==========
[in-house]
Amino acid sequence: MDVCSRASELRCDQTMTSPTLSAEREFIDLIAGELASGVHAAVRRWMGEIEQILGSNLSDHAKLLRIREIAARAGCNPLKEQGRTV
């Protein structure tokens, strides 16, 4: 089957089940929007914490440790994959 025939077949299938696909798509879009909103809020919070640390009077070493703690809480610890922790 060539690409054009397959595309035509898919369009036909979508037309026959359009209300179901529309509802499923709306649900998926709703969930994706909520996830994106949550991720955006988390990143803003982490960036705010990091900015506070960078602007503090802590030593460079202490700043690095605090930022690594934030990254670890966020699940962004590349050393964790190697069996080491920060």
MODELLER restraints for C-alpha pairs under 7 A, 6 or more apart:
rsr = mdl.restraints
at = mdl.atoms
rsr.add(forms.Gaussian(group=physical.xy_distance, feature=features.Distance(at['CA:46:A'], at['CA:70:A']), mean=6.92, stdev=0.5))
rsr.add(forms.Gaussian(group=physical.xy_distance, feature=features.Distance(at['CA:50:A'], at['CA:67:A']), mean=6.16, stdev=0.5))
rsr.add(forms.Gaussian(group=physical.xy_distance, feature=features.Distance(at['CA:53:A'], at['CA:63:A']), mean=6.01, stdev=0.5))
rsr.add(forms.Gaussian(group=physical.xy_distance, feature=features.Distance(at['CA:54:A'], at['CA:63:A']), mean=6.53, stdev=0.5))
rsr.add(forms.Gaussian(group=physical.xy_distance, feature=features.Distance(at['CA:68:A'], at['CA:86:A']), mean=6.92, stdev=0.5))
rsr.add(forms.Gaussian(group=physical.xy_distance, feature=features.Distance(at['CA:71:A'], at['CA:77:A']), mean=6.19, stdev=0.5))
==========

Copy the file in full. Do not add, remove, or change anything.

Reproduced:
[in-house]
Amino acid sequence: MDVCSRASELRCDQTMTSPTLSAEREFIDLIAGELASGVHAAVRRWMGEIEQILGSNLSDHAKLLRIREIAARAGCNPLKEQGRTV
């Protein structure tokens, strides 16, 4: 089957089940929007914490440790994959 025939077949299938696909798509879009909103809020919070640390009077070493703690809480610890922790 060539690409054009397959595309035509898919369009036909979508037309026959359009209300179901529309509802499923709306649900998926709703969930994706909520996830994106949550991720955006988390990143803003982490960036705010990091900015506070960078602007503090802590030593460079202490700043690095605090930022690594934030990254670890966020699940962004590349050393964790190697069996080491920060």
MODELLER restraints for C-alpha pairs under 7 A, 6 or more apart:
rsr = mdl.restraints
at = mdl.atoms
rsr.add(forms.Gaussian(group=physical.xy_distance, feature=features.Distance(at['CA:46:A'], at['CA:70:A']), mean=6.92, stdev=0.5))
rsr.add(forms.Gaussian(group=physical.xy_distance, feature=features.Distance(at['CA:50:A'], at['CA:67:A']), mean=6.16, stdev=0.5))
rsr.add(forms.Gaussian(group=physical.xy_distance, feature=features.Distance(at['CA:53:A'], at['CA:63:A']), mean=6.01, stdev=0.5))
rsr.add(forms.Gaussian(group=physical.xy_distance, feature=features.Distance(at['CA:54:A'], at['CA:63:A']), mean=6.53, stdev=0.5))
rsr.add(forms.Gaussian(group=physical.xy_distance, feature=features.Distance(at['CA:68:A'], at['CA:86:A']), mean=6.92, stdev=0.5))
rsr.add(forms.Gaussian(group=physical.xy_distance, feature=features.Distance(at['CA:71:A'], at['CA:77:A']), mean=6.19, stdev=0.5))